Speaking to the Future…

On the way home from annual training, I stopped at Wendy’s for lunch. As I was eating, I overheard a conversation between the young man who had served me and another customer. It turned out that the customer was, like me, a former U. S. Marine–and the server was getting ready to ship to Marine Recruit Training (“Boot Camp”) in San Diego, CA. The former Marine had attended Boot at Parris Island, SC and was making the typical pained noises about “Hollywood Marines,” so I got up quickly and introduced myself as a graduate of San Diego. I returned to my seat, from which I heard him deliver his parting lesson: the best way to make it through Boot was to “keep your head down and blend in to the background.”

After some thought, I got up from my salad and walked back to the counter. There were no other customers in line, so I called the young man over to talk. “I’m going to disagree with my fellow Marine,” I said. The young man smiled uncertainly. “No matter how well you try to blend in, you will get attention from the Drill Instructors. I say, if your platoon is doing something that you can do balls-to-the-wall and really show your stuff, do it. Not just because your platoon will respect you for it, but because no matter what you do for the rest of your life, I guarantee you that you will remember Marine Corps Boot Camp. So you might as well make it a memory worth having.

“What you can’t do is, A) Get injured–they’ll recycle you, which would suck–and B) Take it personally. No matter how personal your Drill Instructors try to make it, telling you that the platoon is out island-hopping because of something that you did, it’s just a game. The platoon is out island-hopping because island-hopping is on the schedule. It’s just your day to find out how you stand up under the pressure, and taking it personally makes it worse.

“Good luck in my Corps, and I know you will do great things.”

Published by Little-Known Blogger

I spent the first years of my life in a trailer park outside of a tiny town in rural Missouri. I grew up to be a long-haired, gun-hating, military-hating, Presbyterian super-liberal. Well, perhaps the “growing up” happened later. While in high school, I was on the cross-country and wrestling teams, and actually won my weight-class in a State powerlifting competition. I went on to attend college on a Bright Flight scholarship, where I promptly became an atheist. I trained for a few years in Shotokan karate and Cheng-system taijiquan before training in my first real martial art, Hwarang-Do, under the late Franklin Fowlkes (later the Founder and Grandmaster of the Five Elements Martial Arts System). I married an older Taiwanese woman my junior year, got divorced in short order, and dropped out of college. After completing my AA in Psychology, I decided I needed a complete change of scenery and joined the U.S. Marine Corps (having early been assured that there was no way that a skinny liberal like me would ever survive Boot Camp). Contrary to what the Hipster Zombies will tell you, this did not “brainwash me into being a Conservative”. Instead, it made me a very unhappy, short-haired liberal, surrounded by guns and the military. However, I spent my whole contract (after schools) on the island of Okinawa, where I was exposed to points of view not dominated by the American liberal media. During this time, I taught ESL classes as a side-job, trained under some of the highest-ranking masters of karate on Okinawa, and discovered the practice of Buddhism. I also spent some time in Korea, where I got to train in hapkido. It was during this period that I came gradually to realize how stupid and evil American liberalism actually is. This was partly due to my Military Police command sending me to Small Arms Instructor school, which gave me more exposure to guns than I could ever have imagined—thus negating my idiotic liberal distaste for them. After the active-duty portion of my Marine Corps contract was over, I worked several jobs, from security contracts to operating a forklift in a warehouse. In 2002, however, when the invasion of Iraq was getting under way, I signed up with the Missouri Army National Guard, and have remained with them since, continuing as a Military Policeman. I am also full-time corrections officer, a member of the Anglican Church, and at one time was an Instructor Candidate in Dekiti-Tirsia Serradas Kali (until my instructor moved away). My hobbies (beyond blogging) include strength training, shooting sports, martial arts, creating digital art, and being a huge science and science-fiction geek.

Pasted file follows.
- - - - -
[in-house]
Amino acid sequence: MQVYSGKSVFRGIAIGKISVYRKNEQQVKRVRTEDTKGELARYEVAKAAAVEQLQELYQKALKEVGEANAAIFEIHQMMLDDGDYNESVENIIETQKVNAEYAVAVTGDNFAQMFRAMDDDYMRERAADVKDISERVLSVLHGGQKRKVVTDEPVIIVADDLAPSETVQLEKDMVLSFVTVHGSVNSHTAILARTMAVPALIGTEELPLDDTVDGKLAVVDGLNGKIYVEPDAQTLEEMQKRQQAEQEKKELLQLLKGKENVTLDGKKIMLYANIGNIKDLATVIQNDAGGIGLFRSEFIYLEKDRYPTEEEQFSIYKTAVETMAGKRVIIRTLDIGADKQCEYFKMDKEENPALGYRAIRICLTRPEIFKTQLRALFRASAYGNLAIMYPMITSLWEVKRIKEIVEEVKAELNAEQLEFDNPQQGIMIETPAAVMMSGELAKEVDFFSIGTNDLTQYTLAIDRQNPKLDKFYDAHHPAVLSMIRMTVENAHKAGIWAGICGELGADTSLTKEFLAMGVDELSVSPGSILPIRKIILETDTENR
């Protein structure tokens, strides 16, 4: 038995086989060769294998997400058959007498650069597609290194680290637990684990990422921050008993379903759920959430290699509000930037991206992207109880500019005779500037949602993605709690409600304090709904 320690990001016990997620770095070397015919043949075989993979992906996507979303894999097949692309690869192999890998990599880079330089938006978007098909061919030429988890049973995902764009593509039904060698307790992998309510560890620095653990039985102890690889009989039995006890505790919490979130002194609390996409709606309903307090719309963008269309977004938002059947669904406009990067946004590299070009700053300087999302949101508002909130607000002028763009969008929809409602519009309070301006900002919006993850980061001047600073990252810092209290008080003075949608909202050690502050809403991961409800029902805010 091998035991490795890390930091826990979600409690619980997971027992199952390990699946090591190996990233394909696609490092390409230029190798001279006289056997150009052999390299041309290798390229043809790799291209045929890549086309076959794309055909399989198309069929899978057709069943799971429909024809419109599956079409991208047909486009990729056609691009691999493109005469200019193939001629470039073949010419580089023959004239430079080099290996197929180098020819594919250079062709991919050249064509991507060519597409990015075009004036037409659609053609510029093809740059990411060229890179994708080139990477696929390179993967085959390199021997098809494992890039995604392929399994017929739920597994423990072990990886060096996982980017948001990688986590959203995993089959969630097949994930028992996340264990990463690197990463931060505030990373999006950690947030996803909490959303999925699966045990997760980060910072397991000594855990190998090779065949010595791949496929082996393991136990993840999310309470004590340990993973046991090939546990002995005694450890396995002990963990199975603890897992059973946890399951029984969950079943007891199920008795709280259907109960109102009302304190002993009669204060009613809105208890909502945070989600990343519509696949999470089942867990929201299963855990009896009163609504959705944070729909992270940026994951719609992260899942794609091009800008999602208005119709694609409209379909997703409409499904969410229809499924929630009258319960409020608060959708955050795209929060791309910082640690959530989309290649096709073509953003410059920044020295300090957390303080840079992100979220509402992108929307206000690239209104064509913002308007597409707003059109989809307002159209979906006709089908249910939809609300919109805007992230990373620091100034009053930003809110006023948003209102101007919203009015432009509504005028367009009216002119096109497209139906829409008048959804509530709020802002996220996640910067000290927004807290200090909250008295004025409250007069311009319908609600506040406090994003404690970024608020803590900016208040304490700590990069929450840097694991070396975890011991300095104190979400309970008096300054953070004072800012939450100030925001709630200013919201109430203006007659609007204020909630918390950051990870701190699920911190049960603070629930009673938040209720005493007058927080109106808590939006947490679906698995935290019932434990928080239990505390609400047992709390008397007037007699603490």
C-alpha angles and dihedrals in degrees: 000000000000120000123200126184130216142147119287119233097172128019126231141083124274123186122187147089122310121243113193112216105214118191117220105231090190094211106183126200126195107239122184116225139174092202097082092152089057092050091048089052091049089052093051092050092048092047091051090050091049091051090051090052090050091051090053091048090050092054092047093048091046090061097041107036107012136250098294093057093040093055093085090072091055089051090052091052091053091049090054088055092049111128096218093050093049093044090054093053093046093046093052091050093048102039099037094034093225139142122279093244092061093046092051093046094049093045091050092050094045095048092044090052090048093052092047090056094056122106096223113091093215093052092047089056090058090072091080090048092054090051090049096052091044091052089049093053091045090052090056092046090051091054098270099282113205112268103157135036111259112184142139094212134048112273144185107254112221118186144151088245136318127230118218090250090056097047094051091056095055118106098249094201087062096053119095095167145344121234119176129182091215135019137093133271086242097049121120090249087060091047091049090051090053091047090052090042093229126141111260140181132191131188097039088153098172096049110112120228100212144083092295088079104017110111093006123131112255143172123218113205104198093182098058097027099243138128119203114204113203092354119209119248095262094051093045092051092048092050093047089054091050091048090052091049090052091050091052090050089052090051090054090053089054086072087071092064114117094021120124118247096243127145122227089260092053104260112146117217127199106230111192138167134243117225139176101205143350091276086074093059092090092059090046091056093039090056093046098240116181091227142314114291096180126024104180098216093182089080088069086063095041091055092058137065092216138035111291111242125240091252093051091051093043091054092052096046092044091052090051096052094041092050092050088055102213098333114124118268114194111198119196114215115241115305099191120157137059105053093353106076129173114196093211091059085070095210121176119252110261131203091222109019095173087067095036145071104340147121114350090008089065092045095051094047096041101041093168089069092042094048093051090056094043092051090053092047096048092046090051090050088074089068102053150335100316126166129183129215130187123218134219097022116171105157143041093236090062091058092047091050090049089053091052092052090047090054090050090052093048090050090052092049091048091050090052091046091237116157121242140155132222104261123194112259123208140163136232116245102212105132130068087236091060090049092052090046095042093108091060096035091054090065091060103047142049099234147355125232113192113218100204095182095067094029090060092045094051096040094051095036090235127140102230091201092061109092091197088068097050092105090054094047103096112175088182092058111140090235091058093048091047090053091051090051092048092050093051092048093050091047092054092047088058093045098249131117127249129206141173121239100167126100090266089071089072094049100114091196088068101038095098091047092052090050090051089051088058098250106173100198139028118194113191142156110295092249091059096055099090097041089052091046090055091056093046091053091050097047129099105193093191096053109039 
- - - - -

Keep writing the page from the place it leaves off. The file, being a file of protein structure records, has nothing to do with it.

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  1. Jason, I completely agree with you. As a veteran infantryman from 2/5 I believe you gave this potential Marine good advise in his first steps to becoming a member of our Corps. The part about not taking things personal is such a critical point. In society, depending on where you fit in, that can be one of the largest obstacles a person faces. Now… in the Army people go for years having never figured these things out. I would say this is largely due to the fact that their program is to take anything with a pulse & "basic training" by design does not impose the pressures required to weed out the non hackers and forge the rest, they simply round off a few edges.Semper Fi, RUF"some people spend a lifetime wondering if they ever made a difference, Marines dont have that problem" Ronald Regan

  2. Ditto. The worst advice I ever got when I joined the Marines was to “keep my head down and fit in”. The Marines don’t want people to fit in … they want people who stand out.Plus, if you are joining the Corps, this is your career. You should always try to do your best to advance and succeed.

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